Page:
Foundation Awards Research Projects Focused on Diagnosis, Treatment
The foundation’s Research Grants Program “places a high priority on both clinical and basic scientific research into the cause, prevention, detection, treatment, and cure for Sjögren’s, with opportunities open to both junior and senior-level investigators,” the foundation stated when announcing the grant recipients.
The four one-year grants include two $75,000 High Impact Research Awards and two $25,000 Pilot Research Awards. High Impact grants support highly developed research proposals already based on preliminary data and established methodology. Pilot awards are meant to fund preliminary data collection or other research assistance necessary to confirm the project’s feasibility, which is expected to support future applications for larger grants.
Sjögren’s syndrome is a chronic autoimmune disease in which the immune system mistakenly attacks glands that produce secretions, mainly the tear and salivary glands, leading to dry eye and mouth. However, the disease also can affect other tissues, including the lungs, brain, kidneys, and gastrointestinal tract.
Because its symptoms mimic those of other conditions and may not all appear at the same time, Sjögren’s remains a challenge to diagnose. Also, diagnosis and treatment are delayed by the lack of highly sensitive and specific diagnostic testing and therapeutic targets.
Three of the awarded researchers, Cintia S. de Paiva, MD, PhD, Sara S. McCoy, MD, and Addy Alt-Holland, PhD, will work on the identification of potential diagnostic biomarkers for Sjögren’s.
High Impact Research Grants were given to de Paiva, of the Baylor College of Medicine – Ocular Surface Center, in Texas, and McCoy, with the University of Wisconsin School of Medicine and Public Health.
de Paiva’s project seeks to evaluate whether eye surface and mouth cells from Sjögren’s patients with both eye and mouth dryness exhibit a distinct gene activity signature from those of patients with dry eye only and healthy individuals. Such a signature could provide relevant diagnostic biomarkers of the disease.
McCoy’s work will be based on the prior identification of hundreds of new autoantibodies, or antibodies that wrongly attack healthy cells, associated with Sjögren’s. Through the further validation of these candidate autoantibodies, the researchers hope to provide new biomarkers and therapeutic targets, ultimately helping to improve diagnosis and understanding of causes, and to develop new therapies for Sjögren’s.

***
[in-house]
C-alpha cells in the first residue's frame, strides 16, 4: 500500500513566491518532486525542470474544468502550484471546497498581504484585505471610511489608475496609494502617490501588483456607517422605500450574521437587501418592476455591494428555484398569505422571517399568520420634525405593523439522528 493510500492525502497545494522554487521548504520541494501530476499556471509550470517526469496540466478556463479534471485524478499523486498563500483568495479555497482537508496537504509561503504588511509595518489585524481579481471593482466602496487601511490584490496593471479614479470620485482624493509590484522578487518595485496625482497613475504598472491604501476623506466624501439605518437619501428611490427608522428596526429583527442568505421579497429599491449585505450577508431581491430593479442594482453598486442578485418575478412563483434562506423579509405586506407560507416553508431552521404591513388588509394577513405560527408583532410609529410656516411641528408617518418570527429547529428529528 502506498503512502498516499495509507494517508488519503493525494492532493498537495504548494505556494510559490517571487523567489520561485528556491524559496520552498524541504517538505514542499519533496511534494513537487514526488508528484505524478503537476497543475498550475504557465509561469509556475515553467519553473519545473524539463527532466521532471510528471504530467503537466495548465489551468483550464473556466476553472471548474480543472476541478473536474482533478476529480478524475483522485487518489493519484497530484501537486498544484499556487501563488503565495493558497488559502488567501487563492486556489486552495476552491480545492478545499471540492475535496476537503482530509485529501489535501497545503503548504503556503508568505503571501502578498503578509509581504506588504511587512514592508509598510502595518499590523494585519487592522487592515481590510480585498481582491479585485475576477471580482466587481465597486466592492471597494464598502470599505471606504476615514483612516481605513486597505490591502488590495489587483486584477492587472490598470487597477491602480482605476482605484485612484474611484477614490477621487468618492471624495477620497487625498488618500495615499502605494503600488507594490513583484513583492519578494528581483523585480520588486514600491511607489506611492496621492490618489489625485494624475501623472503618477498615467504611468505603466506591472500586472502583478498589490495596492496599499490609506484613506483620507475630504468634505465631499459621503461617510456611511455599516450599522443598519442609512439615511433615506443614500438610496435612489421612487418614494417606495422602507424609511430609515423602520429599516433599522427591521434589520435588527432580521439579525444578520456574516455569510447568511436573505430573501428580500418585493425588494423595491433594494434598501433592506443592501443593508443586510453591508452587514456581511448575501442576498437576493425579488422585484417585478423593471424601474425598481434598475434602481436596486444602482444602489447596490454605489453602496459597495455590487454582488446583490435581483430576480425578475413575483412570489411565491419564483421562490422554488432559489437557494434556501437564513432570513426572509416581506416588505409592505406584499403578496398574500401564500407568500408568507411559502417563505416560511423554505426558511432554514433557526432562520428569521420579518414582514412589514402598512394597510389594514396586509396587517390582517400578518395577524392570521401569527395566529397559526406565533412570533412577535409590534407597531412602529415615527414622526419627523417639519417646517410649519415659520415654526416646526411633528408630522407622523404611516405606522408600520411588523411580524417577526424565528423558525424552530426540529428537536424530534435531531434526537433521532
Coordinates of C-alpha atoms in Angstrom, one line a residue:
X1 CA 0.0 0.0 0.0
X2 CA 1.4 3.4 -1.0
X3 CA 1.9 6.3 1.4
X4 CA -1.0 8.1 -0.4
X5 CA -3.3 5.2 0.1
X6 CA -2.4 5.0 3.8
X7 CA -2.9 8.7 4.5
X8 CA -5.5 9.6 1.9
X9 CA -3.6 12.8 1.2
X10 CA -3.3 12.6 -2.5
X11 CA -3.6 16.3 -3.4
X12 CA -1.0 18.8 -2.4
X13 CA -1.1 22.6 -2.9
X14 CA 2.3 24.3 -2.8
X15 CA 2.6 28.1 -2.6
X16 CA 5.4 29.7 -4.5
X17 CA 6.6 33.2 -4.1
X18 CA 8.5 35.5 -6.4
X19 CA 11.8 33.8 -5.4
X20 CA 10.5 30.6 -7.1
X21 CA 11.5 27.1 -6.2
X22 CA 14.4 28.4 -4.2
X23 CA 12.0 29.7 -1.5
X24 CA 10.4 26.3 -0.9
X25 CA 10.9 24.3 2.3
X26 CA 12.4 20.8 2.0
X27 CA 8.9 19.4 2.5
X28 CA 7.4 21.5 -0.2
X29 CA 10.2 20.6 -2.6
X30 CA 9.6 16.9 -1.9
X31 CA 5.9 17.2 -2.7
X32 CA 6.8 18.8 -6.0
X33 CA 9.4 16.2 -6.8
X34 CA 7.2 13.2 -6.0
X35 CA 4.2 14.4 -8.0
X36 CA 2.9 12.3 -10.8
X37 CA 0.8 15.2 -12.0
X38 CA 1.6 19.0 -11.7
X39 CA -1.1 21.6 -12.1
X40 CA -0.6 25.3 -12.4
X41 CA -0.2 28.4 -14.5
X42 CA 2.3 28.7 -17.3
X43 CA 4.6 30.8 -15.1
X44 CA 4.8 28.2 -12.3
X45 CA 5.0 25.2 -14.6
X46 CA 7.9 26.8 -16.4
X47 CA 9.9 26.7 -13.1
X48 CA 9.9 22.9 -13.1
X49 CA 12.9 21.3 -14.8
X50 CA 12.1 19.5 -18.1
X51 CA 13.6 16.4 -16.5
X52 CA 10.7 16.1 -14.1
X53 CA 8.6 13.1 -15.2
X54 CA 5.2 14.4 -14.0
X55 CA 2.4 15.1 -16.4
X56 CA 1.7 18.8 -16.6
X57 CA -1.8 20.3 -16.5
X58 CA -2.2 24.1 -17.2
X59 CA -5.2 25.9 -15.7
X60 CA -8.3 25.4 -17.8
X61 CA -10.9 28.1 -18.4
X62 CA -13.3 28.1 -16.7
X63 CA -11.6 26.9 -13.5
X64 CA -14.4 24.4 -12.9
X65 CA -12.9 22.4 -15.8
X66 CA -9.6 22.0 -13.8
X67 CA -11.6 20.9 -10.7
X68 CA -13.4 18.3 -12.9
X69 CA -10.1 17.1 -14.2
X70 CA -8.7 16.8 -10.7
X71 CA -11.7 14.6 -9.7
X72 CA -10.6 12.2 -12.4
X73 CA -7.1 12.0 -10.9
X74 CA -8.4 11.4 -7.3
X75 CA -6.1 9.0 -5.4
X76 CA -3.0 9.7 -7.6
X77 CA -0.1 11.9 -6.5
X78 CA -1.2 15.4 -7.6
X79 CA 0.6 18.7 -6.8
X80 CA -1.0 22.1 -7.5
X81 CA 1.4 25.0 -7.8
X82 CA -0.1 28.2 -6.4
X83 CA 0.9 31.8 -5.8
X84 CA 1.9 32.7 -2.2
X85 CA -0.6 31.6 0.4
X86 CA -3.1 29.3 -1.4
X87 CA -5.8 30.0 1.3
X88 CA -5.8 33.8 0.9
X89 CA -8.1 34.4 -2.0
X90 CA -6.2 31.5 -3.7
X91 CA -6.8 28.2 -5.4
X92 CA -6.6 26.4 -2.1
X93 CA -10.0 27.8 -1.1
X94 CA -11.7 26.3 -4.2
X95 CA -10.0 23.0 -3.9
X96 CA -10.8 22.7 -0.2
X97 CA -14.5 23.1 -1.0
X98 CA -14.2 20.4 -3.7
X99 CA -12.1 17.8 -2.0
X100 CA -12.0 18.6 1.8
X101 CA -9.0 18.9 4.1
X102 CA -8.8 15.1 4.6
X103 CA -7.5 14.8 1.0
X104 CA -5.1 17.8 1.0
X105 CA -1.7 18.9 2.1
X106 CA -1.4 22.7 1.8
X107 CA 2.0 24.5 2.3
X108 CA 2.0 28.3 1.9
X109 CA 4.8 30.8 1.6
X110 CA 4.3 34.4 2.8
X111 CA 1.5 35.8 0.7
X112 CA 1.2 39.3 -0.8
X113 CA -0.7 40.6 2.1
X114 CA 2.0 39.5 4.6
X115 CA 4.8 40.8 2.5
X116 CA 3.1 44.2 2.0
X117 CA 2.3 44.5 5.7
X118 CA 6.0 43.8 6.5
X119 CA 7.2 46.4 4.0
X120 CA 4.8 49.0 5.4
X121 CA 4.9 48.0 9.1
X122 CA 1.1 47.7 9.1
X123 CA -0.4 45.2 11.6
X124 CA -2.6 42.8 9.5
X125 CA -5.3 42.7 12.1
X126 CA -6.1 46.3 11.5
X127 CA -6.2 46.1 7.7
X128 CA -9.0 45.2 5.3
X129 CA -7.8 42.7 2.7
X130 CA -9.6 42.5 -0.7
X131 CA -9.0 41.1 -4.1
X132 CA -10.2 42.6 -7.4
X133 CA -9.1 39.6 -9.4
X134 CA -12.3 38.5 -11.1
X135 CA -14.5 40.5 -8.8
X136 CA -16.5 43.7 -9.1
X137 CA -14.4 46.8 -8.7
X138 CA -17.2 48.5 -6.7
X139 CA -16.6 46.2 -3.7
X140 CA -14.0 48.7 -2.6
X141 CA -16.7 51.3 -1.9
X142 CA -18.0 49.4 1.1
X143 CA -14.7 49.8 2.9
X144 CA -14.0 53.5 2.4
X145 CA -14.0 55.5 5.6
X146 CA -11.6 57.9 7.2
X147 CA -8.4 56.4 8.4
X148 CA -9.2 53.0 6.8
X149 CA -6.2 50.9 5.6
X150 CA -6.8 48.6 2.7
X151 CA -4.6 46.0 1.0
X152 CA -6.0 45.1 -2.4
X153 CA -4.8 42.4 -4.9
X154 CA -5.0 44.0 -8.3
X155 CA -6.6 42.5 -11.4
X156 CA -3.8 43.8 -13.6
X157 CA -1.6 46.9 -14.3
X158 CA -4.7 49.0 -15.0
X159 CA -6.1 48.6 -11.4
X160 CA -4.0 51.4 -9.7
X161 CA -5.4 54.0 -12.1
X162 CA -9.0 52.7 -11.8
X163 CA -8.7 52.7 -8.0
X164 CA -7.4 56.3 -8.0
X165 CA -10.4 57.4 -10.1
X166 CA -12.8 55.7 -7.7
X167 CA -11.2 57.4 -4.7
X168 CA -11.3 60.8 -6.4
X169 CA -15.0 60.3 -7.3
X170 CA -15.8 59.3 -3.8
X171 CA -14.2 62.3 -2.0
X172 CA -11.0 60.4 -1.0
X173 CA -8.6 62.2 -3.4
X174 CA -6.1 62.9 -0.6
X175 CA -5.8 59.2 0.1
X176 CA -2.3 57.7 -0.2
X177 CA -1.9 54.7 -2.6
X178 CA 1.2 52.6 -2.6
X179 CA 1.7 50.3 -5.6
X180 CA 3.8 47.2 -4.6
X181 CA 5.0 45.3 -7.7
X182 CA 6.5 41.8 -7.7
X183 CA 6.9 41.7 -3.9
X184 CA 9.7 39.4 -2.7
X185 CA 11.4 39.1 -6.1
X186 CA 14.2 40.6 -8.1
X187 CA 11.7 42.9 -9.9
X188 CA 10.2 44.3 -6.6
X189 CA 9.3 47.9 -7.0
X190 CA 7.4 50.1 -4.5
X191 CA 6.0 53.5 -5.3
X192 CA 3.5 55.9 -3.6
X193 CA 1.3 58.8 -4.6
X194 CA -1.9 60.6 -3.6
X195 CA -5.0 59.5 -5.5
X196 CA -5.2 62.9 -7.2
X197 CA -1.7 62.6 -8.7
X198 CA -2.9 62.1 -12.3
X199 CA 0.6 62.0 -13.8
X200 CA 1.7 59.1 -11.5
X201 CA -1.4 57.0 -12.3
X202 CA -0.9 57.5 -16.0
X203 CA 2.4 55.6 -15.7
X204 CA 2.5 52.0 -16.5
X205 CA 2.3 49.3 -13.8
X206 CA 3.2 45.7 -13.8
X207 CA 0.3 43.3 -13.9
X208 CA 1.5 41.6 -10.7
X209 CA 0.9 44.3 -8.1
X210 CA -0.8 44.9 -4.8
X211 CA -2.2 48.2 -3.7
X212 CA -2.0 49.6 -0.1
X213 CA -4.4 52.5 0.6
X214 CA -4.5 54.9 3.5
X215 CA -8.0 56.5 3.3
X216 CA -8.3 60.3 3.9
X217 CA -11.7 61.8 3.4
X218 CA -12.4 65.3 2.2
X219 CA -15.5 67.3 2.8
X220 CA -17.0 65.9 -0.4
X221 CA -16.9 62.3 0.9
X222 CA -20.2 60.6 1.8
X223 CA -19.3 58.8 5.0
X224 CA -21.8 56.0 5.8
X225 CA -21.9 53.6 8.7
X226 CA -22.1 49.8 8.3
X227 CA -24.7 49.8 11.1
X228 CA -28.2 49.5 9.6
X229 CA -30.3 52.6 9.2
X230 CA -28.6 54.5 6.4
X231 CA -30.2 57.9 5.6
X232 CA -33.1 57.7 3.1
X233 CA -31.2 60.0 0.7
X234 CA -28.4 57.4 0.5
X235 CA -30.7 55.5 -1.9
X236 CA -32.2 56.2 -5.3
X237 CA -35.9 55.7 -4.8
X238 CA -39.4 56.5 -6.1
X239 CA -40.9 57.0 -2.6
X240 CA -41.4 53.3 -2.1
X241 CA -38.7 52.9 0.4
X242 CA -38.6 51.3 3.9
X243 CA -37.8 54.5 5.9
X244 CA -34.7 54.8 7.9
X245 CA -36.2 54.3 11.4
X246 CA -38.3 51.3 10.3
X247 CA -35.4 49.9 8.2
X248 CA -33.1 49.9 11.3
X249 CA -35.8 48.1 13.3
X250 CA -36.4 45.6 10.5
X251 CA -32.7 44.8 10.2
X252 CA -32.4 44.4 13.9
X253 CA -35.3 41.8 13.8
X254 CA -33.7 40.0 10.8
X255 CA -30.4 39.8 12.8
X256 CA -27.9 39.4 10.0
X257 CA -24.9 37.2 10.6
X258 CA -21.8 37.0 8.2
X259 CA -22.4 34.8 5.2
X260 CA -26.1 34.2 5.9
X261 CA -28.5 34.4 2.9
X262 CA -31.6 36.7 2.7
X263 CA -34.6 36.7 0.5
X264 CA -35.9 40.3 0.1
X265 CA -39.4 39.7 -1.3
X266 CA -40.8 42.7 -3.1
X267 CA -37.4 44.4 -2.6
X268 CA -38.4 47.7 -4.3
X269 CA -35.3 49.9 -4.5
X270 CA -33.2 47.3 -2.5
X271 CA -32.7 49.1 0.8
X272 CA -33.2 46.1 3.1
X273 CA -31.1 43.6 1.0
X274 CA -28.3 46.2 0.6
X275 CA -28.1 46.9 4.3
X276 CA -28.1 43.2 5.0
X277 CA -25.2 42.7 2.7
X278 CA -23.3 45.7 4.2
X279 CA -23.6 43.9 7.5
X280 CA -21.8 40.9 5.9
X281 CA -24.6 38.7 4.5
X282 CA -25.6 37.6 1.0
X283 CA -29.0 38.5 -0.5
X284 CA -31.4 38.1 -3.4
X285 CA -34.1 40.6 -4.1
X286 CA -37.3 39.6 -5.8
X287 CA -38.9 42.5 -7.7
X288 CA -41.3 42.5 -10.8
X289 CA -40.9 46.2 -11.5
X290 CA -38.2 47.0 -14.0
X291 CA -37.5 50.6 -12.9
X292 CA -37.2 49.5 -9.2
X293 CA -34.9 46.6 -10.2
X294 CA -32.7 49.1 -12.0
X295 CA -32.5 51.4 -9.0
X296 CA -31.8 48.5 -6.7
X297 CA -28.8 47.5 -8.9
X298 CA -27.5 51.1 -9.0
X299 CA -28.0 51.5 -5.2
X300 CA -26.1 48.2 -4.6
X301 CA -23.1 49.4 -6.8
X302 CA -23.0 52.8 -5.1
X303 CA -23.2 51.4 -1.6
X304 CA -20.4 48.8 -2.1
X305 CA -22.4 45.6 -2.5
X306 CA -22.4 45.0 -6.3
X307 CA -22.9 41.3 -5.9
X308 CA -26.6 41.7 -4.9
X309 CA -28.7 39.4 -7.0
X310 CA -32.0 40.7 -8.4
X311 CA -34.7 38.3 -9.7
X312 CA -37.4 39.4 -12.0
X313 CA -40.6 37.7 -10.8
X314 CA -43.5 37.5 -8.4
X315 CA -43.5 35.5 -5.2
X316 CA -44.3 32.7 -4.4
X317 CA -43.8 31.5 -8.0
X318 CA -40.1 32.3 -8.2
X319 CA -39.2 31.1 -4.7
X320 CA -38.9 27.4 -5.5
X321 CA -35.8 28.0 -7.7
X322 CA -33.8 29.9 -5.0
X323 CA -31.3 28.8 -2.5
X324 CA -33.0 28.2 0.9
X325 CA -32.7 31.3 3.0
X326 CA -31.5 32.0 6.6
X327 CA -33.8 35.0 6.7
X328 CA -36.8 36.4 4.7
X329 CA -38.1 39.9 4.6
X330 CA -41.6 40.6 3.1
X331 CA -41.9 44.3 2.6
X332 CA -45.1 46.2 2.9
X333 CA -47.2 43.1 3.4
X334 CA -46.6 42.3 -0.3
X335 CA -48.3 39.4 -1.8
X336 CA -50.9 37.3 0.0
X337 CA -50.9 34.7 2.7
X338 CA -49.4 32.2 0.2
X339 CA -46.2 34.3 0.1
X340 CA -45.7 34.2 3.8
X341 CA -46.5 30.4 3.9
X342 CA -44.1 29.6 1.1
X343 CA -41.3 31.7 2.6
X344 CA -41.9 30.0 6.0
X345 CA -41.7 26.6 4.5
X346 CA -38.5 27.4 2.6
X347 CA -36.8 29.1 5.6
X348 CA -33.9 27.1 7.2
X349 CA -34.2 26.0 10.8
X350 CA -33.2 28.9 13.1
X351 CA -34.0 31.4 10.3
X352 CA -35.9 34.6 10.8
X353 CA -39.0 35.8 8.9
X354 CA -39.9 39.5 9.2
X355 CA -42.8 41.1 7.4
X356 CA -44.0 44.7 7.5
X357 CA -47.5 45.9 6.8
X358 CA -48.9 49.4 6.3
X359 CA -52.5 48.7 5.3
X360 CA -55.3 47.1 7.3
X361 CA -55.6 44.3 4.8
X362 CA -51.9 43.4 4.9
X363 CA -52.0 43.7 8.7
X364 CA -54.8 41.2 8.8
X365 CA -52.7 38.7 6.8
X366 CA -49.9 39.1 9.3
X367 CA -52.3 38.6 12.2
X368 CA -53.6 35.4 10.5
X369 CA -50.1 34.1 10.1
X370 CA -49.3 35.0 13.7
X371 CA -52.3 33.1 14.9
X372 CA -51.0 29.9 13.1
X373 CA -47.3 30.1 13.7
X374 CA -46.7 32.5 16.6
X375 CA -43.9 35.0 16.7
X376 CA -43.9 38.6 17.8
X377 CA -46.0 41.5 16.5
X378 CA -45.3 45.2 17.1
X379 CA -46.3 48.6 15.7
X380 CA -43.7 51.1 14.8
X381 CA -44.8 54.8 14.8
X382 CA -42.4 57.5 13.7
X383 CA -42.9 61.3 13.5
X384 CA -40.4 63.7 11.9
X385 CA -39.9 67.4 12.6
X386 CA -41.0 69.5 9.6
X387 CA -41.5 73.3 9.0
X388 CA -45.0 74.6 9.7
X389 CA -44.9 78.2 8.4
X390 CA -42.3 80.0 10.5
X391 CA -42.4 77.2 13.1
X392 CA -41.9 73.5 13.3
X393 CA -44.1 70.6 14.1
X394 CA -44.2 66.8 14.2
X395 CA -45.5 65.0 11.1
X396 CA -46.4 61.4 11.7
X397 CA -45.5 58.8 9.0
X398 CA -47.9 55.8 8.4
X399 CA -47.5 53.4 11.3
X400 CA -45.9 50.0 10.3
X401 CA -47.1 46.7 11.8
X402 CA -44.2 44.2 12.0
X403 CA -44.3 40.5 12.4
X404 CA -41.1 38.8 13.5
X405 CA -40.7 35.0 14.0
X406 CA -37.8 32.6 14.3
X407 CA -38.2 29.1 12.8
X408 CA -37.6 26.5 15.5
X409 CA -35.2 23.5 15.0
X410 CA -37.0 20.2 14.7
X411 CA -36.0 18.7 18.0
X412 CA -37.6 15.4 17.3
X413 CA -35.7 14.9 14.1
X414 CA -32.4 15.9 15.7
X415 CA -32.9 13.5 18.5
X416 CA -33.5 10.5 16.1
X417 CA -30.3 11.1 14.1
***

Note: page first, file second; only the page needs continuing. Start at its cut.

Pilot Research Award recipient Alt-Holland, of the Tufts School of Dental Medicine, in Boston, will be using her funding to determine Sjögren’s-specific epidermal and salivary metabolic signatures. The epidermis is the outer, visible layer of the skin.
These metabolic signatures may enable early Sjögren’s diagnosis, monitoring of disease progression, and assessment of treatment responses. Also, the researchers believe that developing a non-invasive method for assessing epidermal biomarker profiles has the potential to be a useful diagnostic tool for Sjögren’s in the dental clinic.
The other Pilot recipient, Jason H. Melehani, MD, PhD, with Stanford University’s Department of Medicine, hopes to assess whether current treatment given to people with Sjögren’s-associated lung disease is optimal.
Lung diseases due to Sjögren’s are currently treated the same way as isolated lung diseases. Researchers will compare clinical features and responses to such treatments between people with Sjögren’s-associated lung diseases and those with the primary lung diseases they resemble.
The application period for the 2022/2023 research grant cycle will be announced later this year.
The foundation’s grants are open to basic and clinical scientists holding an advanced degree at a U.S. university or research institution. Ideally, interested physicians will have advanced clinical training in a Sjögren’s subspecialty, such as rheumatology or ophthalmology. Previous grant recipients are also eligible.